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My piece on university education (somewhat eclipsed by the governments latest report out this week)

The customer is always right. This well-known phrase attributed to Harry Gordon Selfridge Sr. of Selfridges department store fame has perturbed many a retailer. It seems universities must also feel its burden.

Andrew Croskery, an electrical engineering graduate has taken Queen's University in Belfast (QUB) to court after they awarded him a 2:2 degree. He argued that had he received better supervision he would have obtained a 2:1. His barrister Tony McGleenan argued that the university's stance was not compliant with his client's human rights. "It is obviously an important case for the applicant. He avers his employment prospects have been jeopardised...in this competitive jobs market”.
At one level this could be seen as a clear case of ‘trying it on’, but it is not the only example of forthright ‘consumers’ of higher education challenging academic decisions. The erosion of the traditional concept of education and its replacement with ‘knowledge provider’ and ‘customer’ means we are likely to see more cases like this. There are already many.

Afua Hirsch reports in The Guardian “Amanda McKoy, a midwifery student at Oxford Brookes, successfully argued that the high court was competent to interfere with the university's claim that she would not make a fit midwife because she had performed poorly on the course”. £16,000 in costs were awarded.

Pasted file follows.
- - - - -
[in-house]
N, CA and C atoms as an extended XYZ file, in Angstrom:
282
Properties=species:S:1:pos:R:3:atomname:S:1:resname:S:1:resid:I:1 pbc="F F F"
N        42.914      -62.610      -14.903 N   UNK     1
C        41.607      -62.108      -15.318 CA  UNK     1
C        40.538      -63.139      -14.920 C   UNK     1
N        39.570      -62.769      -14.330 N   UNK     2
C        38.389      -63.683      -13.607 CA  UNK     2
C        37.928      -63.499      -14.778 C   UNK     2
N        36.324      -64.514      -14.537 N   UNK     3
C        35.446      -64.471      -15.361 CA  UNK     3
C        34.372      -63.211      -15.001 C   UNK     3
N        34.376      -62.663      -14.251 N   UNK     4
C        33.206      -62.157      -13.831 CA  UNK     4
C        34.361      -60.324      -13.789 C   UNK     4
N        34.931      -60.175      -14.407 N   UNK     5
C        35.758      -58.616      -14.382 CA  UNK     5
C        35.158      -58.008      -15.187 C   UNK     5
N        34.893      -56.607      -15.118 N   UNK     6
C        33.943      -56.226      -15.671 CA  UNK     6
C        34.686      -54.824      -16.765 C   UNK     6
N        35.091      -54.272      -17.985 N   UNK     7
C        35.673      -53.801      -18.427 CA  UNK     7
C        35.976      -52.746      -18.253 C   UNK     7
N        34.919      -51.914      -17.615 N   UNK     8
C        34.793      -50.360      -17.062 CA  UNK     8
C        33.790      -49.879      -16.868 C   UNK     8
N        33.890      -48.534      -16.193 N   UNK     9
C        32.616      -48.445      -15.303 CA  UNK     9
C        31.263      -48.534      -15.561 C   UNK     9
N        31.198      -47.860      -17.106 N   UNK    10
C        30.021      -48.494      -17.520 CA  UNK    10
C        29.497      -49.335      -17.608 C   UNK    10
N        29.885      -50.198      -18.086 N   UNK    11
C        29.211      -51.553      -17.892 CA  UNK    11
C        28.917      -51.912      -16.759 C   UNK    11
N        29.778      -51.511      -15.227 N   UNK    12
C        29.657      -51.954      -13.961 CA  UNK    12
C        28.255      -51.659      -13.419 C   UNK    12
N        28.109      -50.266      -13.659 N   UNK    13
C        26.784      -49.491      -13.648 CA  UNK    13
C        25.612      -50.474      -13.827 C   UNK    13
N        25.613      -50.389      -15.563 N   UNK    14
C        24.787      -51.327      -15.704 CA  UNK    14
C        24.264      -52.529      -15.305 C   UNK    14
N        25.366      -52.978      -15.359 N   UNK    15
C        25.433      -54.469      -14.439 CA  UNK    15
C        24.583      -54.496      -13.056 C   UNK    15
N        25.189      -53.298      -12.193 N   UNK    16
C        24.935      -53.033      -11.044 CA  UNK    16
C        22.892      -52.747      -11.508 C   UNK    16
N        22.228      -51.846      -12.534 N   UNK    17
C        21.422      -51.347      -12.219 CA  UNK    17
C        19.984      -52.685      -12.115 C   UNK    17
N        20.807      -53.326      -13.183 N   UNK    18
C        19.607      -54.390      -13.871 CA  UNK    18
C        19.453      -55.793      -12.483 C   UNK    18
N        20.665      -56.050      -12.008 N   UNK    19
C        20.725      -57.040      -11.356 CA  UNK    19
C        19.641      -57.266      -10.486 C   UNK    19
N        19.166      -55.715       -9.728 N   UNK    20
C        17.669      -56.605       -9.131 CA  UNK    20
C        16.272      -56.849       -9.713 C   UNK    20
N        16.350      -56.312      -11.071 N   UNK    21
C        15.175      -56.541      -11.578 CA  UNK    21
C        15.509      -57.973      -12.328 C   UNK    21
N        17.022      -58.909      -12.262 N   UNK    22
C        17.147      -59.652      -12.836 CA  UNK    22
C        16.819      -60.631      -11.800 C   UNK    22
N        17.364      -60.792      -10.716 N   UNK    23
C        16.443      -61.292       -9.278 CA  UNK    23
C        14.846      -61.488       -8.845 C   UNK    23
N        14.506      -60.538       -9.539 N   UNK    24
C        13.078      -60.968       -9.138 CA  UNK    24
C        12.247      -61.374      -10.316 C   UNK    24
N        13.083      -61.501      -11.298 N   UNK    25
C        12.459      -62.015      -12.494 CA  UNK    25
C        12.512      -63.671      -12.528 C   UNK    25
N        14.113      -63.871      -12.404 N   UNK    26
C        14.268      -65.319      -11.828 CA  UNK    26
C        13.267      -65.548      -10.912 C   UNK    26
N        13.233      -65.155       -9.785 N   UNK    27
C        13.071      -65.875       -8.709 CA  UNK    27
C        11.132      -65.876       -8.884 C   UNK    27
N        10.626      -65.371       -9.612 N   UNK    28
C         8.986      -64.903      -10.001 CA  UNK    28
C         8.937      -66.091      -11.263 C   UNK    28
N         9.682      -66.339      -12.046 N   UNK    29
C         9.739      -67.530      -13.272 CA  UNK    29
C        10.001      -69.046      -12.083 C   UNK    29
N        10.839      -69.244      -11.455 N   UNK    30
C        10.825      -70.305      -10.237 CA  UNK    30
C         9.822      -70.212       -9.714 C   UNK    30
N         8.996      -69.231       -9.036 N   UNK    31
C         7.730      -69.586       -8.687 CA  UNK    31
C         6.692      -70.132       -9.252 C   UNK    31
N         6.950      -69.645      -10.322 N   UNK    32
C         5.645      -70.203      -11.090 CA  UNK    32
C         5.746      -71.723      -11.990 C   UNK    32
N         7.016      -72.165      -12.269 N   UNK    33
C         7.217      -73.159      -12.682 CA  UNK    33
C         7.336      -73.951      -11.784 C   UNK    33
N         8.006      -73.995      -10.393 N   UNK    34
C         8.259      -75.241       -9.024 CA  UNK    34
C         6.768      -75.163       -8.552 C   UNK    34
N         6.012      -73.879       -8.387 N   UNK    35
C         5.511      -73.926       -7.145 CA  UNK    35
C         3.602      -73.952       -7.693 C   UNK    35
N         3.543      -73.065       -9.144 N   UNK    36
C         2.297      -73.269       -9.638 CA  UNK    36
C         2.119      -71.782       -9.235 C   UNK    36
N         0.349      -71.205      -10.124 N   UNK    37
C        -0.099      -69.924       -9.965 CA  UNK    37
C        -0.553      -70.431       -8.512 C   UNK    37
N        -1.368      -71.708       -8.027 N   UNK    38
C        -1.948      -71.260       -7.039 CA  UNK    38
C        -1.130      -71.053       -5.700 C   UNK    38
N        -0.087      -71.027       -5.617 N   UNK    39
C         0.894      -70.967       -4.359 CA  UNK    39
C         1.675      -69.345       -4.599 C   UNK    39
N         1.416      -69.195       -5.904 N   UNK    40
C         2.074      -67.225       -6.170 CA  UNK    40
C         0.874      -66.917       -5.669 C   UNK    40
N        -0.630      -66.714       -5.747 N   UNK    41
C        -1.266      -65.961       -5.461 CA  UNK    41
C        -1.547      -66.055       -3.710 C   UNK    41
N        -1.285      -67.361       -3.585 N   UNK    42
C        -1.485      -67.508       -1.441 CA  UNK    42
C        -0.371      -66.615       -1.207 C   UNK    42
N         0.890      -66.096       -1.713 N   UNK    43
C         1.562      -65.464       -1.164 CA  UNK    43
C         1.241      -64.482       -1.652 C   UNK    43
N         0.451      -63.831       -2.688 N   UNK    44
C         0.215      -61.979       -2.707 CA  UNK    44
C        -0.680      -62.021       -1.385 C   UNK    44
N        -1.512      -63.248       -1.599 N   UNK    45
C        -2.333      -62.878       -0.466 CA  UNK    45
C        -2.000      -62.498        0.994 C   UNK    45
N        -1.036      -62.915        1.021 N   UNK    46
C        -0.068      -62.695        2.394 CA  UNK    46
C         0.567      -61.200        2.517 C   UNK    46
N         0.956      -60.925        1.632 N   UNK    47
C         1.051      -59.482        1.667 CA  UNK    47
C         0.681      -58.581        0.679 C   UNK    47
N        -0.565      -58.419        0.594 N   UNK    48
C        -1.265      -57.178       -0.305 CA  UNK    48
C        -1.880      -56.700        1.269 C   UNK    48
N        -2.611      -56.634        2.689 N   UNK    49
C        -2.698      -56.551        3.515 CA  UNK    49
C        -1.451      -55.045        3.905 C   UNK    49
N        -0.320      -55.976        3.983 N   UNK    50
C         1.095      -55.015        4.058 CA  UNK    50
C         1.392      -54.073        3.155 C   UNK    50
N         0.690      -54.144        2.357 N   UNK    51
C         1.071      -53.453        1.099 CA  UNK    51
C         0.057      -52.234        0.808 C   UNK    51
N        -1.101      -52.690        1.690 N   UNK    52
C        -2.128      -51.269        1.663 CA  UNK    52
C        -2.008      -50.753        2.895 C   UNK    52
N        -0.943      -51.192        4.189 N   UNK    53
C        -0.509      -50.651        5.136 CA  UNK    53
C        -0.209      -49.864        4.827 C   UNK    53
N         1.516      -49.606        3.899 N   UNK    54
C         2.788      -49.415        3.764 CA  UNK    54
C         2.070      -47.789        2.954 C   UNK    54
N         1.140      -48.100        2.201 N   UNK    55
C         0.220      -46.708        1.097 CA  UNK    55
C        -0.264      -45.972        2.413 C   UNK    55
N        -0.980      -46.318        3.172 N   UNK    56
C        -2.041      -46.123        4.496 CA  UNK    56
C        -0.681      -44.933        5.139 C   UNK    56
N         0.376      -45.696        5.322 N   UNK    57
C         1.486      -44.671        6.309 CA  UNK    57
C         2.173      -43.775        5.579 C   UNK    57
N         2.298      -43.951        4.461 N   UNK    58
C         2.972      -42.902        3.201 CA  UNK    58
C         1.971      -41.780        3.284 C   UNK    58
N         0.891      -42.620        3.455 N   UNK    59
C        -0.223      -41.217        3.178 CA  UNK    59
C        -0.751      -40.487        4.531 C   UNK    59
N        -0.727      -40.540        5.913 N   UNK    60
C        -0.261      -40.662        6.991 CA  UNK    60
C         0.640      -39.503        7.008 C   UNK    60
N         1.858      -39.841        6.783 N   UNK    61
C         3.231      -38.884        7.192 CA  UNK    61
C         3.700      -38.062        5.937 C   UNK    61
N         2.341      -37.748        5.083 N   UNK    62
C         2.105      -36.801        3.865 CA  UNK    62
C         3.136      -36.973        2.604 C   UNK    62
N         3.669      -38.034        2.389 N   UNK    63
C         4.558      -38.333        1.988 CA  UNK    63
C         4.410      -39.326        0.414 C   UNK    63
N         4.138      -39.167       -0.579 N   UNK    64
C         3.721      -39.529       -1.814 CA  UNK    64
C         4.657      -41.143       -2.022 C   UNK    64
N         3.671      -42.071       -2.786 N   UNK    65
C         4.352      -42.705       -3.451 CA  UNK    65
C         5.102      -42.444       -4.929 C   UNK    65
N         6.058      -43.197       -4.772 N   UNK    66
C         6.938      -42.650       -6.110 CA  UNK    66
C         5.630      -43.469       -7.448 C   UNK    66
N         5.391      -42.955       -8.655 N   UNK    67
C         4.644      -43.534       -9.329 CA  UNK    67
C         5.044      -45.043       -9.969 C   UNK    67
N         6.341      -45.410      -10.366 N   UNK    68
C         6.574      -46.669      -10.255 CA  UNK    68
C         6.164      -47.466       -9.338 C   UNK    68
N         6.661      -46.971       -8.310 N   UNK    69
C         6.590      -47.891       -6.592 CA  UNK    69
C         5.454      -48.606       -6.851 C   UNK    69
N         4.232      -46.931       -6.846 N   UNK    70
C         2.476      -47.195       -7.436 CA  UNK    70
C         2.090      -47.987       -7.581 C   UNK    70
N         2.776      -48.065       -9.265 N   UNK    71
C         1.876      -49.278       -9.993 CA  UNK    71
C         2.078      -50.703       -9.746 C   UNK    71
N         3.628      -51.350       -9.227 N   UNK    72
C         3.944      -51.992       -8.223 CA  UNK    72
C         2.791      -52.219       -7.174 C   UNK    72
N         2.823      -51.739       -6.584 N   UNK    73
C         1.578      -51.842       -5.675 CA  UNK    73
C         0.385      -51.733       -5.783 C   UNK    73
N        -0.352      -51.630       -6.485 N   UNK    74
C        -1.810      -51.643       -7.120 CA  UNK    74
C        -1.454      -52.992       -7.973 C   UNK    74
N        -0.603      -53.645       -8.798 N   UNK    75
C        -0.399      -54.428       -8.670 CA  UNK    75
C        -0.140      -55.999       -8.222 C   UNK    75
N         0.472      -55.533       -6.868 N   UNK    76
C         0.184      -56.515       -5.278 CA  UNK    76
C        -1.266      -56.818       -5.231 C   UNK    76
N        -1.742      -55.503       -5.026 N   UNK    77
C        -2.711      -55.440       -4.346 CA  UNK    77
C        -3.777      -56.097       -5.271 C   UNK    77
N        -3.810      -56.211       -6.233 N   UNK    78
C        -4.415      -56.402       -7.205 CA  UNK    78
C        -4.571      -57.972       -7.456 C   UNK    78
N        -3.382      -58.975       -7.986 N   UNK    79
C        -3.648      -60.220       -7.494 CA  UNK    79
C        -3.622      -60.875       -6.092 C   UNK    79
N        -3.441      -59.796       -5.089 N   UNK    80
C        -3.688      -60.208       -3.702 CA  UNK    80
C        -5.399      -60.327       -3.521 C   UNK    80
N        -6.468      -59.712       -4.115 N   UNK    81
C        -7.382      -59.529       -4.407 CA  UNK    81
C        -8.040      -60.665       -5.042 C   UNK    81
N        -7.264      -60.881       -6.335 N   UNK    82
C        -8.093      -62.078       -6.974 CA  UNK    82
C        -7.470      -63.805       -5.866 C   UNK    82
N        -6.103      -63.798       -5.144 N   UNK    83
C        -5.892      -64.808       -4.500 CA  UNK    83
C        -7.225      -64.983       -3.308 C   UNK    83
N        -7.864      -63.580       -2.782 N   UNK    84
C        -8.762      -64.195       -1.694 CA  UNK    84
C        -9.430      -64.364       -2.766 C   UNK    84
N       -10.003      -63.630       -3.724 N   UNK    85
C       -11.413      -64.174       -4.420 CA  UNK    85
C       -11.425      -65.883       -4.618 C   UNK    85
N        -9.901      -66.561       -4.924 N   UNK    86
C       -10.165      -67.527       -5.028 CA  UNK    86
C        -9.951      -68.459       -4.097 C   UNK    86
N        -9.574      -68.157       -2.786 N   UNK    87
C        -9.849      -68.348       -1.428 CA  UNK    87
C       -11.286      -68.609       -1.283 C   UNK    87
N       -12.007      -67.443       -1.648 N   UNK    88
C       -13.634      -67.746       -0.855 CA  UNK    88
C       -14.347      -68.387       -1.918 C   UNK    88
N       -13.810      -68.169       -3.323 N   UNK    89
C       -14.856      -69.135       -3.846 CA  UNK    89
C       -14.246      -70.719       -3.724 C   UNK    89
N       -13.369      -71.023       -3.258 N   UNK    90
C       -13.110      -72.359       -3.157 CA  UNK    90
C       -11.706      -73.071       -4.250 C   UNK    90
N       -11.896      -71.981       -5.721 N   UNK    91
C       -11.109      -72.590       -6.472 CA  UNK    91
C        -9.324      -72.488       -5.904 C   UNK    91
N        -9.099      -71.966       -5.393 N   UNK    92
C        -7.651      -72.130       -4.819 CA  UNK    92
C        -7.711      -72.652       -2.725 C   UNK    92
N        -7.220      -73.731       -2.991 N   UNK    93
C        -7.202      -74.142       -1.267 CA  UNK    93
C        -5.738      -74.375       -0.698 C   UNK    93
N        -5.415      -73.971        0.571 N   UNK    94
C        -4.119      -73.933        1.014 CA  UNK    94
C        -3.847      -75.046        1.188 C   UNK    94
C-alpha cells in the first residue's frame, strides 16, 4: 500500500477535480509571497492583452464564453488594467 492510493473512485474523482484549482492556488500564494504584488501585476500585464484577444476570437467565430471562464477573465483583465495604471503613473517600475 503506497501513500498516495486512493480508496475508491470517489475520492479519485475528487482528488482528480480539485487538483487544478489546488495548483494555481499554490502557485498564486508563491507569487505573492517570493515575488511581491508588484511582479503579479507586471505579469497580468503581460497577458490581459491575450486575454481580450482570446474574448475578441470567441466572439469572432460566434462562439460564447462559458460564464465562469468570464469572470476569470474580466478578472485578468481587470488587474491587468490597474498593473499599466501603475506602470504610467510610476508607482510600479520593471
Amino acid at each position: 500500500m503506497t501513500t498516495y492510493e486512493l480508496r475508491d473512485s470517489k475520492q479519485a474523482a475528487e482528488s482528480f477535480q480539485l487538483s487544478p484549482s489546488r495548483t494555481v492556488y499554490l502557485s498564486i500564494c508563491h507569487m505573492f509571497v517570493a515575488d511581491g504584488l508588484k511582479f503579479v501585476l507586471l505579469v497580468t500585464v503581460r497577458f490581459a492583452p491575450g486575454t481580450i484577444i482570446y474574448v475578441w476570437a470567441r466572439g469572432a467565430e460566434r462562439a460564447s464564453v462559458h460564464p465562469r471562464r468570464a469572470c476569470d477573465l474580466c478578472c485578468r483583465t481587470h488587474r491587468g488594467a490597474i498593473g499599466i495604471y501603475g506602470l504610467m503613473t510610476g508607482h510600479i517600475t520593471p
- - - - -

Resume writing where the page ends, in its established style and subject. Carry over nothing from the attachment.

In America where the process of commodification has gone further The American Law Review details a case of a group of students filing a $120 million class action against the American Justice School of Law in Paducah, Kentucky for, among other things, scheming to defraud students. And of John Valente, a second-year student at University of Dayton School of Law in Ohio, filed a complaint against his school, citing negligence in dealing with exam software.

Not all examples lead to court action but questioning academic decisions as you might question the bill in a restaurant is increasingly common. Even if the student’s case against their grade suggests they might not be capable for university level work appeals are taken seriously by the institution. A senior manager from a leading UK university told Spiked about a case where a student who failed her degree appealed on the basis that she suffered from Dyspraxia. (Dyspraxia affects the planning of what to do and how to do it. It is associated with problems of perception, language and thought). It was inappropriate, and discriminatory, to ask the student to give seminar presentations and write essays as part of her degree.

In a more everyday setting an academic from a university in the Midlands talks of faculty heads raising students’ concern that they are not receiving enough detailed feedback on essays. “The amount of feedback has increased substantially but students are never satisfied” she says, later adding “Students come to university having been taught to pass an exam. The are used to being told exactly where they went wrong and what they should have said in order to pass”. They therefore expect the same at university.

University education today has become a three-year endeavour to achieve greater earning potential. By the government is it seen as a means to increase the UK skills base. Seen in these terms, students expect value for money. With tuition fees of £3,200 per year, it is not surprising that they want to be sure they are gaining the skills required for a financially rewarding career. As such they want lots of contact time with lecturers, booklists which detail exactly which bits of a book they need to read, handouts and lecture notes, detailed feedback on essays and pointers on what to revise for exams. They are paying the lecturers wages so the product they receive better be good.